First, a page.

These mild-flavored gourds can be divided into two chapters: summer squash and winter squash. Summer squashes – zucchini, yellow crookneck, yellow summer squash, pattypan – contain soft seeds beneath their thin, edible skins. These varieties don’t need long to cook, thanks to their tender flesh and high water content.
As the moniker suggests, summer squash are at their brightest from early until late in the summer season, and can be prepared by frying, baking, steaming and sautéing. Acorn, butternut, spaghetti and turban are just a few of the best-loved winter squashes grown throughout the warmer months.
These slow-growing gourds are at their best beginning in early fall and on through winter. Winter squash varieties hide their firm flesh under thick, tough skins and require longer cooking time. Remove the seeds and these robust gourds are ready to be simmered, steamed or baked.
- Seasons of growth: Squash are warm season vegetables. Summer squash differs from that of winter in that it is harvested while still immature. Winter squash isn’t eaten until a hard rind has developed and the seeds within the squash have matured.
- Frost tolerance: Squash do not tolerate frost well and should only be planted after all danger of frost has passed.
- Plant Height: 1-2 feet tall
- Plant Width: 3-15 feet wide (winter), 3-10 feet wide (summer)
- Plant Spacing: Place 4-6 seeds in mounds 4 feet apart. Thin plants when they have developed 2 leaves, leaving two plants to a mound. Transplants should be placed in mounds 2 feet apart, in rows 4-6 feet distant from one another. Root damage will slow growth and establishment and should be avoided.
- Germination Requirements: Seeds should not be sown until soil temperatures have reached at least 65°F.
- Best establishment method: Although transplanting squash is possible, these plants are typically grown from seed.
Cultivation and Harvest
Irrigate with 1-2 inches of water each week, watering deeply but infrequently. To avoid fruit rots, reduce water supply as they ripen.
Fertilization Requirements and Recommendations
Once winter squash have developed runners, apply a side dressing of nitrogen-based fertilizer (21-0-0), using 1-2 tablespoons for each mound. Place fertilizer 6 inches from each plant and water in well. After summer squash have begun to flower, it is recommended to use the same fertilization schedule used on winter squash. Of course, the organic approach can be implemented as well. Start by incorporating 2-4 inches of compost into your garden prior to planting.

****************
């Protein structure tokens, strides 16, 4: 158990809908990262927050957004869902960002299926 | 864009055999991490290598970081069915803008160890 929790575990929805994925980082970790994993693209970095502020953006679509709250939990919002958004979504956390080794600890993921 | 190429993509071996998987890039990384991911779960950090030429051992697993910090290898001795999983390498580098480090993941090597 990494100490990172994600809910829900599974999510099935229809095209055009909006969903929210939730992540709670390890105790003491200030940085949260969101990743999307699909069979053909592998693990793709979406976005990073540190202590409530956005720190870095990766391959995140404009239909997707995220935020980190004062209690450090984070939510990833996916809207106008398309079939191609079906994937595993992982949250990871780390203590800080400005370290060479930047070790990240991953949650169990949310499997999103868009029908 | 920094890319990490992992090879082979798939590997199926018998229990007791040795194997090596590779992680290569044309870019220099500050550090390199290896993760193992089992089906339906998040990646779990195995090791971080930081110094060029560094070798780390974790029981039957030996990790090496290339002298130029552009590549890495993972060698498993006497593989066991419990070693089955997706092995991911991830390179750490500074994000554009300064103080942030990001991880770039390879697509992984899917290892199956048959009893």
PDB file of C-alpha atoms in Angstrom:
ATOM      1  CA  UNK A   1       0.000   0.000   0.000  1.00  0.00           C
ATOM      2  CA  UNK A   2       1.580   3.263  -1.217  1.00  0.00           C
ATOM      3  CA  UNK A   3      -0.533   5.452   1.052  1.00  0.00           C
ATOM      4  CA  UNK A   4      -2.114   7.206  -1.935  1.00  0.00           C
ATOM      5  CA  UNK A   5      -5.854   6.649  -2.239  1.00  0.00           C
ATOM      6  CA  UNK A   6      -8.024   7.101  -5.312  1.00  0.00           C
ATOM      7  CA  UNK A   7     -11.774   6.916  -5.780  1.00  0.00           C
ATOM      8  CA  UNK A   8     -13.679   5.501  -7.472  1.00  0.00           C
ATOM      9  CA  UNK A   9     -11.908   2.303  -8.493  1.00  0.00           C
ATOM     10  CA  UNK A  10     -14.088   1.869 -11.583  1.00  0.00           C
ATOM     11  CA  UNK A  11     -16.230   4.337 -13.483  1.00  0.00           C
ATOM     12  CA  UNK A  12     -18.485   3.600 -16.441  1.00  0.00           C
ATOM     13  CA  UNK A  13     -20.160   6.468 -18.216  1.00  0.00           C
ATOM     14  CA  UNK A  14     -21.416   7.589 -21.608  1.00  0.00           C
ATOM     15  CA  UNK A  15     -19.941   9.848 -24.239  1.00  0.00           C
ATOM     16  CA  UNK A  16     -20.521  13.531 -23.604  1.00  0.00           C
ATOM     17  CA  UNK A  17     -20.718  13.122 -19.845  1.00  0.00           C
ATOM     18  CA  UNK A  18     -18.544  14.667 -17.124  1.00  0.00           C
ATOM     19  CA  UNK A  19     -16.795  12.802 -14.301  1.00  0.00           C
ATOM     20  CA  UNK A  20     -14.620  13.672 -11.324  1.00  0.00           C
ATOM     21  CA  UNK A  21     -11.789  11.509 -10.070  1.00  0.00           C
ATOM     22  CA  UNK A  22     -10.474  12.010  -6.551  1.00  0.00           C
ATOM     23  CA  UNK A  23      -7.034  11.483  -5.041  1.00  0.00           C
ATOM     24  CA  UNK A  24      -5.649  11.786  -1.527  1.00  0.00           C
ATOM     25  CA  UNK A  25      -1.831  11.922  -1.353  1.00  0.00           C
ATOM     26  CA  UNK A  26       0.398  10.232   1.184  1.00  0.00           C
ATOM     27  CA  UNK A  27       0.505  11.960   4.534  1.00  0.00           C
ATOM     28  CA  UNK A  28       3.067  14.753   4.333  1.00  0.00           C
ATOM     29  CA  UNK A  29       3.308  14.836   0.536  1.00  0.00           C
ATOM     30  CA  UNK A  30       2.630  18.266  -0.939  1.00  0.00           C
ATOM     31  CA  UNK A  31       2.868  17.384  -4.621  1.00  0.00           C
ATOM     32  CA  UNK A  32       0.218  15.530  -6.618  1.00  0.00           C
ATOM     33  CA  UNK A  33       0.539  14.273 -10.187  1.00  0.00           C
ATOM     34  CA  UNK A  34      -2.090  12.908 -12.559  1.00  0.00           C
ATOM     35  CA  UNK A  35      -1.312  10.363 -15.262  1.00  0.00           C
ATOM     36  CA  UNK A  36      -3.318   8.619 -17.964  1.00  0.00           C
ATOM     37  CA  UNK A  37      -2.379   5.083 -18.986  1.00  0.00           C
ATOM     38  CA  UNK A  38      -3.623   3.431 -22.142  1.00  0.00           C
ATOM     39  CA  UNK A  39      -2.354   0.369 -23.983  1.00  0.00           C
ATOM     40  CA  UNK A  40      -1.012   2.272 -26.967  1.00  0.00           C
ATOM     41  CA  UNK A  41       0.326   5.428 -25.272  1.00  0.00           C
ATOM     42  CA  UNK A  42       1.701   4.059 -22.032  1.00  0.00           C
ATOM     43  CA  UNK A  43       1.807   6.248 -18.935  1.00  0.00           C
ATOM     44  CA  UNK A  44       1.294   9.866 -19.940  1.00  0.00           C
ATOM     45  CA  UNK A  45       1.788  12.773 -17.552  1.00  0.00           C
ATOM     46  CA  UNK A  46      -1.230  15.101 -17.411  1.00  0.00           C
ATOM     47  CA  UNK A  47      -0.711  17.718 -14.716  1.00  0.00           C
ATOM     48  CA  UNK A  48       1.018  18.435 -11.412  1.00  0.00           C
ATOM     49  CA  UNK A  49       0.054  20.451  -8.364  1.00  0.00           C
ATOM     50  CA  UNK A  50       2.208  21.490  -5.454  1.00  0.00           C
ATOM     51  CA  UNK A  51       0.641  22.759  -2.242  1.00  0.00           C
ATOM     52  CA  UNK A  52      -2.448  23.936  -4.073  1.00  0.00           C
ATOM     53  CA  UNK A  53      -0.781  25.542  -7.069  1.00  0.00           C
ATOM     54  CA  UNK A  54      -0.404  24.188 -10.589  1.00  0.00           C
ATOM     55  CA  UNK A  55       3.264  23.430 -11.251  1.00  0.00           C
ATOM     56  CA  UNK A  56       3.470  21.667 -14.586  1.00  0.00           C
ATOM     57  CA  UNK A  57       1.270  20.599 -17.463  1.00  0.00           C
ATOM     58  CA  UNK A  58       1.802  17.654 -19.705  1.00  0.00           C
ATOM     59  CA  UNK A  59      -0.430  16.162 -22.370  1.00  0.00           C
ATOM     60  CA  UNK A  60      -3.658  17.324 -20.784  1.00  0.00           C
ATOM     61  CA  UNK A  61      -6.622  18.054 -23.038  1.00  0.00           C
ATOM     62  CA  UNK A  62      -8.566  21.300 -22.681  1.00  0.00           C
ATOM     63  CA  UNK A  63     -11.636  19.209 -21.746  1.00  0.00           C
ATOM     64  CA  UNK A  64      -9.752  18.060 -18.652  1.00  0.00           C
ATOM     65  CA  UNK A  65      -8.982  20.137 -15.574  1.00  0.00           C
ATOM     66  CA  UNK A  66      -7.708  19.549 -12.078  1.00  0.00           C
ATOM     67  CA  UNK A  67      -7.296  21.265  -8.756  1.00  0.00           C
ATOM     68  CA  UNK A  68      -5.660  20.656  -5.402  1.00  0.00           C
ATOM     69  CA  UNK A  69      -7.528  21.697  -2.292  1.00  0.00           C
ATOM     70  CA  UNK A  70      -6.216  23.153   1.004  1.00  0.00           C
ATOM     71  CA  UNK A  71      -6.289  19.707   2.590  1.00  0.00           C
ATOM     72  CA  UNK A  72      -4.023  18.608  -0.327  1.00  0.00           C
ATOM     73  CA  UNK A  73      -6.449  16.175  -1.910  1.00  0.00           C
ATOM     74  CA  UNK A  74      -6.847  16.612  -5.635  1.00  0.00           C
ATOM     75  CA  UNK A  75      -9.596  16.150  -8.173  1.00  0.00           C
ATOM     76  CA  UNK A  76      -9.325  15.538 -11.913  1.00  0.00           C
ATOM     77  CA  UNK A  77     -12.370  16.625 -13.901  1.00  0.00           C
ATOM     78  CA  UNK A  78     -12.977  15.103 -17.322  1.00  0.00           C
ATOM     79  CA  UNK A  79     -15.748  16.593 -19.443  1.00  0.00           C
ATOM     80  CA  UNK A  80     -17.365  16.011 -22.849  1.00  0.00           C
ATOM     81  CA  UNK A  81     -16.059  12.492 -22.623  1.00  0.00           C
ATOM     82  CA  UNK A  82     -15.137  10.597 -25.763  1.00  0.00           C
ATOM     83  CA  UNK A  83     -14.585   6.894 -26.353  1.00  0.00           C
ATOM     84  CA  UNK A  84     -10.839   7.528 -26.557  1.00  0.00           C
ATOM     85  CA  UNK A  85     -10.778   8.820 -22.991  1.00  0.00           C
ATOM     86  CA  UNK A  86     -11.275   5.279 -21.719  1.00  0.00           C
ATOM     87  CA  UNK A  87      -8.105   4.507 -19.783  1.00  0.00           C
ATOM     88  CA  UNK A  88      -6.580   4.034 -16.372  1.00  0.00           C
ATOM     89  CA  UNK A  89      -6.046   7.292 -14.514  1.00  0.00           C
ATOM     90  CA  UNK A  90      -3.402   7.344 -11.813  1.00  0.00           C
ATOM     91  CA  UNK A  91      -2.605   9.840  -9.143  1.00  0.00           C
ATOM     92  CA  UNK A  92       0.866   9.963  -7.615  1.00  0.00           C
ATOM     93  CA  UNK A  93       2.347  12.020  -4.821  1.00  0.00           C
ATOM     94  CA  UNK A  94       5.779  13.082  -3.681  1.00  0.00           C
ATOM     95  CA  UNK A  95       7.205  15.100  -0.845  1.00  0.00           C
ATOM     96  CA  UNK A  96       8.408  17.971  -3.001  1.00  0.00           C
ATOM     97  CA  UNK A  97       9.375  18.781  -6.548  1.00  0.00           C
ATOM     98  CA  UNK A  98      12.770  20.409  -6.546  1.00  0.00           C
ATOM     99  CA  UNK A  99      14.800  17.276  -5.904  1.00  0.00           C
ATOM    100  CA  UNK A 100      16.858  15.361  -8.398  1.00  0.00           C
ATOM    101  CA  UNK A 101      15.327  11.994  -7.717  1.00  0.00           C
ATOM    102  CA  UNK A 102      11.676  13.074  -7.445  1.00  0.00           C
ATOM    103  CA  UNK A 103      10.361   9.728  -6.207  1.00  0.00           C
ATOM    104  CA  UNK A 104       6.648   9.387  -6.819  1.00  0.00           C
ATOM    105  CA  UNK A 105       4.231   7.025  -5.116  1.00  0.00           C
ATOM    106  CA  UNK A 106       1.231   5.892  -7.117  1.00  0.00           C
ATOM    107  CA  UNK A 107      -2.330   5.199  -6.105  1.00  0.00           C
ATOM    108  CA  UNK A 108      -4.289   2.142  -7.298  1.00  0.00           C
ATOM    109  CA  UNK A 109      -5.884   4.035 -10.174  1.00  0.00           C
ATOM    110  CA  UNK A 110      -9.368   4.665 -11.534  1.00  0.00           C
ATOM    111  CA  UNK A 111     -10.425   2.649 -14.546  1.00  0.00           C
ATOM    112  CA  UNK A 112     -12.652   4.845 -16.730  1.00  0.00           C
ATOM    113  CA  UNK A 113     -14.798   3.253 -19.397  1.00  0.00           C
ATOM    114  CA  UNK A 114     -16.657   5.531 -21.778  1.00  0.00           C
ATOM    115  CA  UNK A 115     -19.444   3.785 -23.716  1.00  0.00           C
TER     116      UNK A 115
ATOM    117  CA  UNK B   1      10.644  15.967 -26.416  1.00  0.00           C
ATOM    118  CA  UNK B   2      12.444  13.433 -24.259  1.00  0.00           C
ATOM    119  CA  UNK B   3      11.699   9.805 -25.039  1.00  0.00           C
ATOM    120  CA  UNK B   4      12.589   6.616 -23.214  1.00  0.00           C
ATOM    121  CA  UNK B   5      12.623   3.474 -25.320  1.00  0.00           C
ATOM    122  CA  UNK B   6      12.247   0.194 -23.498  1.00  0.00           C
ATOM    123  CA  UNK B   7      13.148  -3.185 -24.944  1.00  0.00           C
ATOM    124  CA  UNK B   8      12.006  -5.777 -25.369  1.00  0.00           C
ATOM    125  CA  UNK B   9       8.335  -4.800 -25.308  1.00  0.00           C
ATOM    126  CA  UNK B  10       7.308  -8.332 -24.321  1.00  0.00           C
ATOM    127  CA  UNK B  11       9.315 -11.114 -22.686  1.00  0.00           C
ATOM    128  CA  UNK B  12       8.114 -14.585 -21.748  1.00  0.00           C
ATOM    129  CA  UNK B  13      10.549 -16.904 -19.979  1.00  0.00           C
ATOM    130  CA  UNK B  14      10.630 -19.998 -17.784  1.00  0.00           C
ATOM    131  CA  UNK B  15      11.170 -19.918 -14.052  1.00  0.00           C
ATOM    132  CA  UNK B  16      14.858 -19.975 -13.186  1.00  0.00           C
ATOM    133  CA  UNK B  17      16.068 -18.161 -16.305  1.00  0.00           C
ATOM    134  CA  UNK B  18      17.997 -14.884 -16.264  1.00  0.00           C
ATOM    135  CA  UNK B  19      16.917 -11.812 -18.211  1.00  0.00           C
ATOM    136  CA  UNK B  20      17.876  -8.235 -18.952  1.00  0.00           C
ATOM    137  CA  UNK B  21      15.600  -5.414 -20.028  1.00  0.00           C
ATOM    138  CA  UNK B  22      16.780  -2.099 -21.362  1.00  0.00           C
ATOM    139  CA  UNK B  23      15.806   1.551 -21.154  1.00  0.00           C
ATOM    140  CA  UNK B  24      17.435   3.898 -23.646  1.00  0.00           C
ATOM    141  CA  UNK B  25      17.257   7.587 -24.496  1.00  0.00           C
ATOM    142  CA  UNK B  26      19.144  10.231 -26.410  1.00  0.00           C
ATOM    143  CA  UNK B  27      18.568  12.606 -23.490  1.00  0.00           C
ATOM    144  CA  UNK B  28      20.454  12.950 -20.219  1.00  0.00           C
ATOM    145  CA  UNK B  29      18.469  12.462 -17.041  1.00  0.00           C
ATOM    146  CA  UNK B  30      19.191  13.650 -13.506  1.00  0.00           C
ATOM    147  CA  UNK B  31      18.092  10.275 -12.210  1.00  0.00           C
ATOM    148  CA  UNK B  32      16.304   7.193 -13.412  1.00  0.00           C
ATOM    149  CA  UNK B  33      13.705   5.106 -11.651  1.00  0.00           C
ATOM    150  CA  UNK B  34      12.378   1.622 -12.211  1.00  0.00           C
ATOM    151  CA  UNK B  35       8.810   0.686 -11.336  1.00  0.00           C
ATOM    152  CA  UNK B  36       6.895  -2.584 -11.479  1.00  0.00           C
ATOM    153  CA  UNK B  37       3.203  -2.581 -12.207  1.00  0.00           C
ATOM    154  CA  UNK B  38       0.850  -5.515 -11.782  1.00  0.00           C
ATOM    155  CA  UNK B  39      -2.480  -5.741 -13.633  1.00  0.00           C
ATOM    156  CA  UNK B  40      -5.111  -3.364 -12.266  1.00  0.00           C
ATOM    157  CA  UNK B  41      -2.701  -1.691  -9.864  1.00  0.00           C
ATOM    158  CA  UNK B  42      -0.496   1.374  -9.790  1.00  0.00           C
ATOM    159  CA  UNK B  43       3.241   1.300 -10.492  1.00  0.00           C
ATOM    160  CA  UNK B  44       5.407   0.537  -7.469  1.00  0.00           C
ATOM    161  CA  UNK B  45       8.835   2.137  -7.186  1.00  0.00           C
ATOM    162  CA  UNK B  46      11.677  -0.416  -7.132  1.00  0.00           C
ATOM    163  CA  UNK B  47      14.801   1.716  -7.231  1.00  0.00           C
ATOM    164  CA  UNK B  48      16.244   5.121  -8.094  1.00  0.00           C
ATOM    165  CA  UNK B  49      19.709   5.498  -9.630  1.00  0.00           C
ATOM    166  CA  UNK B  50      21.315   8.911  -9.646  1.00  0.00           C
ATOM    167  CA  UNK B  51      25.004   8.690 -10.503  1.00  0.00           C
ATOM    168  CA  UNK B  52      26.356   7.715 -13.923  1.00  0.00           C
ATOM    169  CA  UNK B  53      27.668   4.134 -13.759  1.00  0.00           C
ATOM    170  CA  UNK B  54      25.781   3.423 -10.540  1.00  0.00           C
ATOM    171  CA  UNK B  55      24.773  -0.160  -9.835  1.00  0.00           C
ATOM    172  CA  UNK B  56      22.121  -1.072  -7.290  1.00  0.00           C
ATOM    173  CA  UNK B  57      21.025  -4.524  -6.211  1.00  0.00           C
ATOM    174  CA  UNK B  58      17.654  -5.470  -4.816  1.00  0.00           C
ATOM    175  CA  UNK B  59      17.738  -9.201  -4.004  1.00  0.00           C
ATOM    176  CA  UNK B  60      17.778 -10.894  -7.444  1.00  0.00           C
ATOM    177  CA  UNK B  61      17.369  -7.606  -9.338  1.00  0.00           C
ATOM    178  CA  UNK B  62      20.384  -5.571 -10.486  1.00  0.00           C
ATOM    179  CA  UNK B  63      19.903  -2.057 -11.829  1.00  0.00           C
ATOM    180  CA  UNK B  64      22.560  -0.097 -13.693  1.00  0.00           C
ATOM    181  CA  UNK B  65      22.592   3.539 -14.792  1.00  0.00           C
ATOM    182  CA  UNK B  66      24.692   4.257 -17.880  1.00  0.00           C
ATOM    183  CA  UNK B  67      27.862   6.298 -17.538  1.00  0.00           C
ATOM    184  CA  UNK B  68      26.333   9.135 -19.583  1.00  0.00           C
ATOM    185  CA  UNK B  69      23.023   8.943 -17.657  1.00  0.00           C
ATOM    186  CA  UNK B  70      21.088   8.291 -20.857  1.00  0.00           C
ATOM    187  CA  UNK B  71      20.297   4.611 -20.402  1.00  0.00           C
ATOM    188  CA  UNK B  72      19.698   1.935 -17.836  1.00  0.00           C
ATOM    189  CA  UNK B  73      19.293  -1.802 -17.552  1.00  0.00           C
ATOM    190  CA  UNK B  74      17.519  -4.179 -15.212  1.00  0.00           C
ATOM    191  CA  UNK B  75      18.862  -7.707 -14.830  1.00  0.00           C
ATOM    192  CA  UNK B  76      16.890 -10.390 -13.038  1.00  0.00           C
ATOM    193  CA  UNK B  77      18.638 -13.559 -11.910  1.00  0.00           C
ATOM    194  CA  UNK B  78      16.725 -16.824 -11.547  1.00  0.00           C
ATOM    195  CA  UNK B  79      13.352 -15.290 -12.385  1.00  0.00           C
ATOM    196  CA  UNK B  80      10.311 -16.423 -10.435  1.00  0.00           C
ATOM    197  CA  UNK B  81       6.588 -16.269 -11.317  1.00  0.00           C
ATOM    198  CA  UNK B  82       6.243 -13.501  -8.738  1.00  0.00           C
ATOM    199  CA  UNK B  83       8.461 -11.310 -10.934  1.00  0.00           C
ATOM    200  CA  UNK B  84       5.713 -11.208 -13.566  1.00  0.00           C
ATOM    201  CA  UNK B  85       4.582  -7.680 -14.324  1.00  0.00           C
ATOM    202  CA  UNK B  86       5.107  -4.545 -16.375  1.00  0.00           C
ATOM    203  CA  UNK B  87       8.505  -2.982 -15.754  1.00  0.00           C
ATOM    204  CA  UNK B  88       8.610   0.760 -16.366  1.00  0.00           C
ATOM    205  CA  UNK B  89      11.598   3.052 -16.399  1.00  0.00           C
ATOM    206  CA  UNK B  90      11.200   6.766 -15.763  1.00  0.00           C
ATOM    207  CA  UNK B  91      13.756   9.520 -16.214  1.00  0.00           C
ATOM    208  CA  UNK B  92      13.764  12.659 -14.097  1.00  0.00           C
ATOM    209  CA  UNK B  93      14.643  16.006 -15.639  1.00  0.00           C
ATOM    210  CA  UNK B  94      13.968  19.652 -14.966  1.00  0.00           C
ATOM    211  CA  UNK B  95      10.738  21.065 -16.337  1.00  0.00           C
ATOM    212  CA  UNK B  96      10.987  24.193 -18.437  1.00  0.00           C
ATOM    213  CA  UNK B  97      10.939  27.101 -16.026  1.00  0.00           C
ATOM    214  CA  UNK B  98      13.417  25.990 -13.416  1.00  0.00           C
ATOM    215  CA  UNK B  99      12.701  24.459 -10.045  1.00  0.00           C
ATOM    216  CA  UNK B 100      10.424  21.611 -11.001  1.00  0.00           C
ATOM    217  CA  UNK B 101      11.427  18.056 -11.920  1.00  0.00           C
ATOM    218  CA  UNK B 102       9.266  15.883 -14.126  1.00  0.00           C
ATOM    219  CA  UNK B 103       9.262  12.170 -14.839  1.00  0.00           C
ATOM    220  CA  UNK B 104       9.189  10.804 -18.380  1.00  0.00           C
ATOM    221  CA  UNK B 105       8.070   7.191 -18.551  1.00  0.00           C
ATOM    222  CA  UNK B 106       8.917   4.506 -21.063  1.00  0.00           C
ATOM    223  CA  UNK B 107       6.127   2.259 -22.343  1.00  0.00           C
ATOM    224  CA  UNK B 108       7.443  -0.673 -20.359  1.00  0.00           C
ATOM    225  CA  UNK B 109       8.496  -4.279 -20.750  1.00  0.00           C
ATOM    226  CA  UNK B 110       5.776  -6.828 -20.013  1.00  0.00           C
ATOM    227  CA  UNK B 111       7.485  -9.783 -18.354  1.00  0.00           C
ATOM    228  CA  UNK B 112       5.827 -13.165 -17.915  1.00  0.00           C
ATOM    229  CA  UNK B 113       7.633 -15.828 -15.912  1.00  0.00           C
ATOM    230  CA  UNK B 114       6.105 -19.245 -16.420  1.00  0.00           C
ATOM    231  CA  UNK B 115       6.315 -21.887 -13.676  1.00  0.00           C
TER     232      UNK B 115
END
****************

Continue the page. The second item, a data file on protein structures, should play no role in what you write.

For summer squash, follow up with an additional compost application of 2-4 inches at 6 weeks after planting. Winter squash need more nutrients to fully ripen their fruit. Make subsequent compost applications at 6, 10, and 14 weeks after planting. These later applications can be difficult to apply due to the sprawling vine. Try your best and ask a friend or family member for help. Remember to always work compost gently into the soil around plants to avoid rood damage.
Days to Harvest
Summer squash varieties generally flower 35-45 days after seeding and are generally harvested 3-5 days after each female flower opens. If left on the vine too long, the skin will toughen as the squash’s quality diminishes.
Summer squash bruises easily and should be handled gently. Winter squash will be ready for harvest approximately 45-55 days after the plants begin to flower. When winter squash has reached full color, the rind is hard and unaffected by a scratching fingernail and the vines begin to die back they are ready to harvest. Remove winter squash with the stem still attached.
To avoid contamination from viruses, first target and control the aphids that carry them (see insects and control), and be sure to destroy plants that have been infected. Squash can suffer from wilt diseases, which can cause leaves to wilt and may kill the plant. Check stems for gummy exudates or slime formation, and treat for a specific wilt disease only after it has been identified.
Powdery Mildew disease can be identified by the white fungal patches that appear on more mature leaves. The disease causes leaves to die, overexposing vegetables to the sun. To avoid, plant varieties resistant to the disease and use drip irrigation.
Insects and Control
Squash may attract the interests of aphids, squash bugs and/or cucumber beetles. To control an aphid infestation, dislodge with a strong stream of water and utilize appropriately labeled insecticidal soaps. Squash bugs are Grey or brown and attack the leaves by sucking the sap from them. If squash bugs are present, leaves will appear speckled before they wither and die. Remove bugs and their small, copper colored eggs from the underside of the leaves.
A strong stream of water will dislodge the bugs but the eggs will need to be squished between your fingers for an easy organic approach. As an alternate method, you can lay any practical sized scrap board flat on the ground near your plants. These insects love to hang out in warm, dark, and moist environments. A few days after laying out your wooden traps, turn them over and squish any squash bugs and eggs that have taken refuge under the board.
This practice can be continued all season if needed. A word of warning to those with sensitive noses: the squash bug is basically what is known as a stink bug. The pungent odor of squished adults can be quite repulsive at times. Controlling cucumber beetles – which can be identified by their stripes or spots – can be controlled with any material targeting the insect and labeled for use on squash.